In the evening, when you turn on your electric lights, you may wish to cover the bird cage with a dark cloth, as the bird will prefer to keep a natural rhythm with the daylight cycle.
Care should be taken not to expose the canary to strong fumes or smoke. Cigarette smoke and cooking fumes, for instance, can be lethal to this sensitive bird. Try to avoid using aerosol sprays, such as cleaning products and deodorant near the bird. Other toxins which can harm your canary might be found in air fresheners and scented candles. Remember that the canary was until quite recently used to indicate the presence of poisonous fumes down in coal mines.
You may allow your bird to fly freely around your house, which it will thoroughly enjoy, as it is an inquisitive creature and likes to explore its environment whilst getting exercise by flying. If you do this you should ensure that it cannot escape through any open windows or doors. Once your canary has escaped, it will soon fall prey to any domestic cats or even a sparrow-hawk. It will certainly not be able to fend for itself outside, nor would it be inclined to fly back home again.
Other considerations to take into account, when letting your bird have free flight, will be to ensure that there are no harmful substances that your bird might peck - they are very inquisitive - and such things as toxic houseplants should be removed. The bird is also in danger of flying directly into large mirrors and damaging itself, so if this is likely your mirror should be covered over with a cloth.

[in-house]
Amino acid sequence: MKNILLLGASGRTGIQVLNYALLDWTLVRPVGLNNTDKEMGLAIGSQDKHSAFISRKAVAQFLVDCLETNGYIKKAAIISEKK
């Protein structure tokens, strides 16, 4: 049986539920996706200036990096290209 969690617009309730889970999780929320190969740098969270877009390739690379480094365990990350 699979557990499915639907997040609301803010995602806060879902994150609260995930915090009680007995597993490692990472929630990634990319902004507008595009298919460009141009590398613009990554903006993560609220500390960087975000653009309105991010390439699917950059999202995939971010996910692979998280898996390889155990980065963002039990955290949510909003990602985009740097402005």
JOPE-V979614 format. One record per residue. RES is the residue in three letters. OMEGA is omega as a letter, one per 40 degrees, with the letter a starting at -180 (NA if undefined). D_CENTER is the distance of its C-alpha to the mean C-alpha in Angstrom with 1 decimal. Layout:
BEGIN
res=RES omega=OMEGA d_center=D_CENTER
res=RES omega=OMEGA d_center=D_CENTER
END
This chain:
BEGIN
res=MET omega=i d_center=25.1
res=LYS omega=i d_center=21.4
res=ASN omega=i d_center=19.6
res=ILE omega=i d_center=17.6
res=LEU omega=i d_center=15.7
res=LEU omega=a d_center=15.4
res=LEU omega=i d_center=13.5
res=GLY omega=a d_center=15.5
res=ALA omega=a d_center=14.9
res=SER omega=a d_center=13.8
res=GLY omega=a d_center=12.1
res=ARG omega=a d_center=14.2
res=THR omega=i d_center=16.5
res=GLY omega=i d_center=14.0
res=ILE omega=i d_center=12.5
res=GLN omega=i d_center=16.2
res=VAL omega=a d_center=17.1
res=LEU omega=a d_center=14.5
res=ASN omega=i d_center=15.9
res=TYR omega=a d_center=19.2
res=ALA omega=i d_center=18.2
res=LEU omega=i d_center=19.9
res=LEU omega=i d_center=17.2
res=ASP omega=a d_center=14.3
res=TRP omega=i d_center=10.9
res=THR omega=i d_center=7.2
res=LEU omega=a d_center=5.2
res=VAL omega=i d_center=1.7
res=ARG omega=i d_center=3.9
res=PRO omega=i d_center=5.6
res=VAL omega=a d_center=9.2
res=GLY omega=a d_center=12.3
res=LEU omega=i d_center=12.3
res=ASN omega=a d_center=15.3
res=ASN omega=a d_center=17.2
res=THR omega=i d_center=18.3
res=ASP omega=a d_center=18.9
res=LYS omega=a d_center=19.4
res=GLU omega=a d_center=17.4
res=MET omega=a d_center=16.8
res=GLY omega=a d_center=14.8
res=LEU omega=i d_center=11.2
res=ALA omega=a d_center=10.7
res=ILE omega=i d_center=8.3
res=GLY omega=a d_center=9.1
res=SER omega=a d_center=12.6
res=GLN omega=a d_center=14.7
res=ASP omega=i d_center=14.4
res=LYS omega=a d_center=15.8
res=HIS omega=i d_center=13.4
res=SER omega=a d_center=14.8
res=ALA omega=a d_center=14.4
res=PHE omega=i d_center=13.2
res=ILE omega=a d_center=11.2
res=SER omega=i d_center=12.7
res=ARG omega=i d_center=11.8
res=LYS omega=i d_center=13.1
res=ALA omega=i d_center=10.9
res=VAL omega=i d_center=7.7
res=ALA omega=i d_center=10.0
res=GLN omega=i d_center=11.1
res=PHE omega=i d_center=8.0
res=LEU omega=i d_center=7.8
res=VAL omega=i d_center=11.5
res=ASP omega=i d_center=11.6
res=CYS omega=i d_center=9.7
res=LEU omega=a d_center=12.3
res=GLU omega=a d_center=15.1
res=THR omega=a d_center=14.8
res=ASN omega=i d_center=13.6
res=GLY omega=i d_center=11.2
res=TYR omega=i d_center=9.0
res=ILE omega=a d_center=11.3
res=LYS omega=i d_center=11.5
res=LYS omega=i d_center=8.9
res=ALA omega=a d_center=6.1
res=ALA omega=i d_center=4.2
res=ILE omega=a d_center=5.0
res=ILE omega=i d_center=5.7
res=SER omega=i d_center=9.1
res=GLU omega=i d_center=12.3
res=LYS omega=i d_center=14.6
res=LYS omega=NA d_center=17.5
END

When you wish to return your canary to its cage, you should find it fairly easy to catch, if it is quite tame. They are not usually timid birds and will let you approach them with ease. If you have difficulty persuading it back into its home - normally a bird will return on its own accord as it knows that this is where it will find food and water - you may use a very lightweight silk cloth to capture the canary.
Cleaning the Cage
You should take care to keep the bird cage as clean as possible. Daily tasks will be:
- To wash and dry the feeding dishes, before replenishing food and water
- Changing the lining paper5 at the bottom of the cage
- Wiping down any surfaces to remove bird droppings
Weekly cleaning will involve:
- Scrubbing the whole cage, removing the tray at the bottom and soaking the grate (some cages have a wire base through which any debris passes, above the solid tray) to loosen any difficult deposits if necessary
- Scrubbing all the perches, and drying them thoroughly before returning them to the cage